All patients received 15–30 mg of IV ketorolac before incision and again at the time of surgical closure. In addition, the surgeon infiltrated each arthroscopic portal site with 2–3 mL of 0.25% bupivacaine before surgery and on completion of the procedure injected 20 mL of 0.25% bupivacaine intraarticularly. The surgeon was asked to assess surgical operating conditions as either “satisfactory” or “unsatisfactory.”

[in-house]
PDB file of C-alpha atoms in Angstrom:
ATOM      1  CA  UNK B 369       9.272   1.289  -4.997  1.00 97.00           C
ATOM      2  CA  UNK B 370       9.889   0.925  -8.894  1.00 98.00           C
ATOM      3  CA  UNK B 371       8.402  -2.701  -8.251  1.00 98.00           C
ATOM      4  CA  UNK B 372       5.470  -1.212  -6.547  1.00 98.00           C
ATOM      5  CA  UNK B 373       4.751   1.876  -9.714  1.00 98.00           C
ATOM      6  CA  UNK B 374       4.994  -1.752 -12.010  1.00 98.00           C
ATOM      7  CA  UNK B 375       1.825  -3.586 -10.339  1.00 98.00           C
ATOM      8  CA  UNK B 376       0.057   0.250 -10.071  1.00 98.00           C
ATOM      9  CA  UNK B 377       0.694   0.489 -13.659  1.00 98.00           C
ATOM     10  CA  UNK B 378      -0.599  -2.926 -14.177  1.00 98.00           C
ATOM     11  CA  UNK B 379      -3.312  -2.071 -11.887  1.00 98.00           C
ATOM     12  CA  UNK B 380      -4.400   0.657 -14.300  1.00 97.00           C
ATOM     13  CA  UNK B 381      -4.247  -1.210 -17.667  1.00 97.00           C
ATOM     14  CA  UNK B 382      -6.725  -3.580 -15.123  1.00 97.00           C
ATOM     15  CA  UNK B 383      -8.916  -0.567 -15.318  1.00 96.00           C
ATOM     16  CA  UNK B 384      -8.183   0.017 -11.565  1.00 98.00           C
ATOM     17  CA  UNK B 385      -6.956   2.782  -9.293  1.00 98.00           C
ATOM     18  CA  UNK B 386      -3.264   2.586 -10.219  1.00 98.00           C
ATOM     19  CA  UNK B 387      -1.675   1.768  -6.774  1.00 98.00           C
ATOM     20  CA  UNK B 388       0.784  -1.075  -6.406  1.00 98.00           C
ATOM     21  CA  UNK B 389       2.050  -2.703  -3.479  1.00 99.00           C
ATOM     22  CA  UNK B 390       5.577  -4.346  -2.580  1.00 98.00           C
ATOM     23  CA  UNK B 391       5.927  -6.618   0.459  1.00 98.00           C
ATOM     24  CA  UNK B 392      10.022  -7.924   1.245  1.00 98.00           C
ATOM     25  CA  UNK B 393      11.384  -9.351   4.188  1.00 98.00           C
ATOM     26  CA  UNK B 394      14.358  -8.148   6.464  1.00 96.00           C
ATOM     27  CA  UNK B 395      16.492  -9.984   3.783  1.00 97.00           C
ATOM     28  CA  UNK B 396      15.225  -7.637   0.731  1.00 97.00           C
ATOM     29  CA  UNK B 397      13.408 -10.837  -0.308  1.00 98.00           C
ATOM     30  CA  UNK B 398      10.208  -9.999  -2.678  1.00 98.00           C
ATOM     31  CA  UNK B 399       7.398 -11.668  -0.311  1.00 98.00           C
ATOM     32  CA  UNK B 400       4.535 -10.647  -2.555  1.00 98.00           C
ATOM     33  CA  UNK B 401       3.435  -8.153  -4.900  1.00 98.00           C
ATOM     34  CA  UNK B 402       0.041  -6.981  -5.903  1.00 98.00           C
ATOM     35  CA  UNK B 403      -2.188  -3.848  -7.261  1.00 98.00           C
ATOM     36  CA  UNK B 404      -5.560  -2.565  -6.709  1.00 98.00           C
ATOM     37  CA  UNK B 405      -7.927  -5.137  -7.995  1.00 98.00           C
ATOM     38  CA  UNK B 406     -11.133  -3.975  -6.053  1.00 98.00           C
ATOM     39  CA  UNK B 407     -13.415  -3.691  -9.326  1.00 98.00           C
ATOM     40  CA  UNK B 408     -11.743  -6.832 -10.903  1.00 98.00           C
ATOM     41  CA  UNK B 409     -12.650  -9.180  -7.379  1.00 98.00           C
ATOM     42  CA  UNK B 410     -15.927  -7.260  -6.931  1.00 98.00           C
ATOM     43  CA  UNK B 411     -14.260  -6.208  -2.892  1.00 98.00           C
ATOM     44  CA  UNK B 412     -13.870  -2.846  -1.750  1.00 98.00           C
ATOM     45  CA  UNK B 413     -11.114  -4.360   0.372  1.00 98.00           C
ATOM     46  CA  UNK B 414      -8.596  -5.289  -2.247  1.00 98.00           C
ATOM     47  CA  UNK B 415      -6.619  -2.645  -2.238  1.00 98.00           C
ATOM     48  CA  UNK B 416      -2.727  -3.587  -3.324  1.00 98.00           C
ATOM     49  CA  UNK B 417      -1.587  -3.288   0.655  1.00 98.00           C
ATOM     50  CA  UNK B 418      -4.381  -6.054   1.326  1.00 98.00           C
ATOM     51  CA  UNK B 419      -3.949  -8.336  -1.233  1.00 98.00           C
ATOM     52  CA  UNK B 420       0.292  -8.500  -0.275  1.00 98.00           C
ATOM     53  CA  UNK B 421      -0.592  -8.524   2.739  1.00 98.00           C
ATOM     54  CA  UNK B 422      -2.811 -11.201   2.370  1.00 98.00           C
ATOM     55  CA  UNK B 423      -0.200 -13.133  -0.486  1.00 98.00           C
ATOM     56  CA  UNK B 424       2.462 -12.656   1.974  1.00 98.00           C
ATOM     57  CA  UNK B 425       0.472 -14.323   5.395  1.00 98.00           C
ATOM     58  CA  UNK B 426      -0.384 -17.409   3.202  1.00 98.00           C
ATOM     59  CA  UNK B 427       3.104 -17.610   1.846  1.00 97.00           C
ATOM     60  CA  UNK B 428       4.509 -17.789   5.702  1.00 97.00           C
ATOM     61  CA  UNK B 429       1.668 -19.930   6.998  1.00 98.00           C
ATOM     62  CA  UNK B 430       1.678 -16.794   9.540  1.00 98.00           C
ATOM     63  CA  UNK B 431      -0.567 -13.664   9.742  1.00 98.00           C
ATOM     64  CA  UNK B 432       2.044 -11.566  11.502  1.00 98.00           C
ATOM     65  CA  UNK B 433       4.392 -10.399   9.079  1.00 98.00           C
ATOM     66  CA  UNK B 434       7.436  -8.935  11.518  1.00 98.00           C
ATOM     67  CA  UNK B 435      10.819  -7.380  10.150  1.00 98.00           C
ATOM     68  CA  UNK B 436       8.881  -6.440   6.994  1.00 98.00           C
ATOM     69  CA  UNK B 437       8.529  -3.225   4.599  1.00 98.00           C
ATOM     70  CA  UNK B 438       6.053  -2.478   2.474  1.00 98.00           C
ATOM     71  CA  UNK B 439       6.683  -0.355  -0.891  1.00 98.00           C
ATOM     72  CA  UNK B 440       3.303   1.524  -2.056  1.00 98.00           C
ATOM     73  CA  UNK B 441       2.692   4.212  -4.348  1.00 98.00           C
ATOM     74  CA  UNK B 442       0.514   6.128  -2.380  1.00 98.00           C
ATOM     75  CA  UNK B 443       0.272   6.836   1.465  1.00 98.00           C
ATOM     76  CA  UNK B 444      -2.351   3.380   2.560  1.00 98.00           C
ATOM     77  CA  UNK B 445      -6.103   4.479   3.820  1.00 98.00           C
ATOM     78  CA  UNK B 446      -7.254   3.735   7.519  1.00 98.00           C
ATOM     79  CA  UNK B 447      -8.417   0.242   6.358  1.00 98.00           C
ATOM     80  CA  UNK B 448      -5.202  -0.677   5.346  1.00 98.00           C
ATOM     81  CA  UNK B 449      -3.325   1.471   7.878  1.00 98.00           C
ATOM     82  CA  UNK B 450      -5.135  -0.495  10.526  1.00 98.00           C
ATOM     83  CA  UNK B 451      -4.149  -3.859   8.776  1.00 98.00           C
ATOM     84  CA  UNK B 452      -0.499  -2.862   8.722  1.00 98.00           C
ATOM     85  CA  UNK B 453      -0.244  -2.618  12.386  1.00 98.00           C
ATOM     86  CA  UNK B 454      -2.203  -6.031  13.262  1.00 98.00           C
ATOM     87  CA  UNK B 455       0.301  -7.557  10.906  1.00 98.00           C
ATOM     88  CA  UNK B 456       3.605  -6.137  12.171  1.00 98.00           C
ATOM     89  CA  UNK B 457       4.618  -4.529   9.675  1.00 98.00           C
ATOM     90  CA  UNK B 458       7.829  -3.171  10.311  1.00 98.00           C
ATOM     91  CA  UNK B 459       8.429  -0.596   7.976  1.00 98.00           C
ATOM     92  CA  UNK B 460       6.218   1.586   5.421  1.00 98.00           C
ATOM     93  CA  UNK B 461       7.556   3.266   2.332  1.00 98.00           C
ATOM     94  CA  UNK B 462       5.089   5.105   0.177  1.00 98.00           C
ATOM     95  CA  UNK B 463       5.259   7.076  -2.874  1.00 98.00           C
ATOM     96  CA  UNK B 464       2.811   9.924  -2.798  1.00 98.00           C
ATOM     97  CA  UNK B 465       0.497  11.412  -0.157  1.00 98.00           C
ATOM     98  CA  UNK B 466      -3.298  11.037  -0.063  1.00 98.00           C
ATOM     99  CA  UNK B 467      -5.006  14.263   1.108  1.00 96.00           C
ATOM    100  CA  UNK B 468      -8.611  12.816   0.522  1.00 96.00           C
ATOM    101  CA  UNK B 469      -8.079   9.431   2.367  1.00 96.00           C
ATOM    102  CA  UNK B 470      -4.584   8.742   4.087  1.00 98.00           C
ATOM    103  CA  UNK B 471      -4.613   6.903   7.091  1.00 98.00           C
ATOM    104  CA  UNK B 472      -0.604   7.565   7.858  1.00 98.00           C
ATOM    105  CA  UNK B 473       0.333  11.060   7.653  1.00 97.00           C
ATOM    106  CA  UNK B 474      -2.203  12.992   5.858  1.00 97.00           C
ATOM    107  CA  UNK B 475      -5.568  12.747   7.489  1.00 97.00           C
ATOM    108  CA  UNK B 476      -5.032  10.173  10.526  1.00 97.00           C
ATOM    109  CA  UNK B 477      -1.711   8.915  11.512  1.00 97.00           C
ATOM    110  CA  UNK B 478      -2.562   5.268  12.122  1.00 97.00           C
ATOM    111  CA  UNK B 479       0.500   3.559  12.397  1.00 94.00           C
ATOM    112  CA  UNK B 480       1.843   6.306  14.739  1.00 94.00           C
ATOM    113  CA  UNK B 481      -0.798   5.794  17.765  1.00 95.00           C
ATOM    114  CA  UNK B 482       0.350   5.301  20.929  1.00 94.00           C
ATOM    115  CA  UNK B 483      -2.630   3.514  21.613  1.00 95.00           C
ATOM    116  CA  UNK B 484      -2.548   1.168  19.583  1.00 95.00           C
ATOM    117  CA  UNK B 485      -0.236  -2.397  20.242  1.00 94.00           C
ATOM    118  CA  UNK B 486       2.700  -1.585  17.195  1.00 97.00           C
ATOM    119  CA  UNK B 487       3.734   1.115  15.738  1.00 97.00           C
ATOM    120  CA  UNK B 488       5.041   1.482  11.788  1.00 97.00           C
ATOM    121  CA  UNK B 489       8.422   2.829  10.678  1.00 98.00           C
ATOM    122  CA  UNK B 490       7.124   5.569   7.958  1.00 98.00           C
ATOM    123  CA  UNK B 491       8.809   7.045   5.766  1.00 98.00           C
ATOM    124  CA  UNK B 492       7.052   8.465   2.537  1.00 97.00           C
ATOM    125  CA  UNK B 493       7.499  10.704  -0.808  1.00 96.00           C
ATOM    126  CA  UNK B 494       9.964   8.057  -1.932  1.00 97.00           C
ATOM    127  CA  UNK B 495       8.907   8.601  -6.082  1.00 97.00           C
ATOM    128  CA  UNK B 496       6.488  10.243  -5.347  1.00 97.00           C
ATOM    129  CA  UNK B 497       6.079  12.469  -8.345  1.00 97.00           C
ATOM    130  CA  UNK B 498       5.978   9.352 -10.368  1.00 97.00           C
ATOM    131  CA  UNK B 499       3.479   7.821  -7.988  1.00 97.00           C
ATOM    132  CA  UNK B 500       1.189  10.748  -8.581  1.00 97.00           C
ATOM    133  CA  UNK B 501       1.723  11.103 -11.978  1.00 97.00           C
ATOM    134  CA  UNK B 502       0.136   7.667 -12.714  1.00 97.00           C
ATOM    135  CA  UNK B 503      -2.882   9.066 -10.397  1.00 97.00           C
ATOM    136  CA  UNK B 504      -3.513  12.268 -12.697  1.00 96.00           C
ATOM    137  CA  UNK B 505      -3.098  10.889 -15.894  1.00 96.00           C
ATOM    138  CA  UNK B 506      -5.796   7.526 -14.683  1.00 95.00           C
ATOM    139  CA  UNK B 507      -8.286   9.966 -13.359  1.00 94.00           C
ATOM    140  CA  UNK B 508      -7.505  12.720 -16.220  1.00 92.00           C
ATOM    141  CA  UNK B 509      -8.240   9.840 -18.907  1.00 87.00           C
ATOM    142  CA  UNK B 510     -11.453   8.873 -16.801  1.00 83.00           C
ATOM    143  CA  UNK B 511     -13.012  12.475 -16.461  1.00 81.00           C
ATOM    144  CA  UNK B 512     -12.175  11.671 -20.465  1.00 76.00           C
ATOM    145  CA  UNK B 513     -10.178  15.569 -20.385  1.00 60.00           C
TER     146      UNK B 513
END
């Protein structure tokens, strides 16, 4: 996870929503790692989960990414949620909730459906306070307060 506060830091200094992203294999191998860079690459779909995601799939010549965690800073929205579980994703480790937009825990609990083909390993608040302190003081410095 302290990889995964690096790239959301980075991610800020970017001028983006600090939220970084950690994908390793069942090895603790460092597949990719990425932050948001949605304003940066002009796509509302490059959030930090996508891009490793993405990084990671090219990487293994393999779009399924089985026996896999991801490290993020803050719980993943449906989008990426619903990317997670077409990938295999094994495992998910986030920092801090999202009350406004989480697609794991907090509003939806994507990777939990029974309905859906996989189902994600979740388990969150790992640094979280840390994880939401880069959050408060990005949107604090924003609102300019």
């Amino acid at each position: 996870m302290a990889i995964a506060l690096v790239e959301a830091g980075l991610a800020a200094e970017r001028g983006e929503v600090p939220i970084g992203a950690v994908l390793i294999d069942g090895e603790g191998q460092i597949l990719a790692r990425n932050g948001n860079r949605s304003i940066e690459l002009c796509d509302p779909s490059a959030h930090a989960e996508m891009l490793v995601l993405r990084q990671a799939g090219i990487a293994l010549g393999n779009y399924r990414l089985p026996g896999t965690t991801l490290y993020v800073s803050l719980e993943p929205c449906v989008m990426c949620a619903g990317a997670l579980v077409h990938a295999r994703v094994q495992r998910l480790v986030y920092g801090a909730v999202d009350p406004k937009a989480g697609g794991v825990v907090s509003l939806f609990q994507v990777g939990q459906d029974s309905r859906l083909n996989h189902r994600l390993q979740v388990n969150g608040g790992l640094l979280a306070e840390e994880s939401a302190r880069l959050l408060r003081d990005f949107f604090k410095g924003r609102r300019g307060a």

At the time of surgical closure, patients were evaluated with the Mayo Modified Discharge Scoring System (Appendix 1), an accepted modification of the Aldrete postoperative discharge criteria to assess readiness for postanesthesia care unit (PACU) discharge (14). Discharge criteria are based on motor activity, respiratory status (including oxygen saturation), hemodynamic stability, and level of consciousness. A Mayo Modified Discharge Scoring System score ≥8 signified readiness for PACU discharge. Patients were assessed every 10 min until discharge criteria were satisfied. If patients met criteria for PACU discharge at the time of surgical completion, they bypassed the PACU and were fast-tracked to the ambulatory surgical unit. Pain was assessed with a verbal analog scale (VAS) every 10 min until hospital discharge. In the PACU, pain was treated incrementally with 25 μg of IV fentanyl until the patient was comfortable. Postoperative nausea and vomiting were treated with ondansetron 4 mg IV.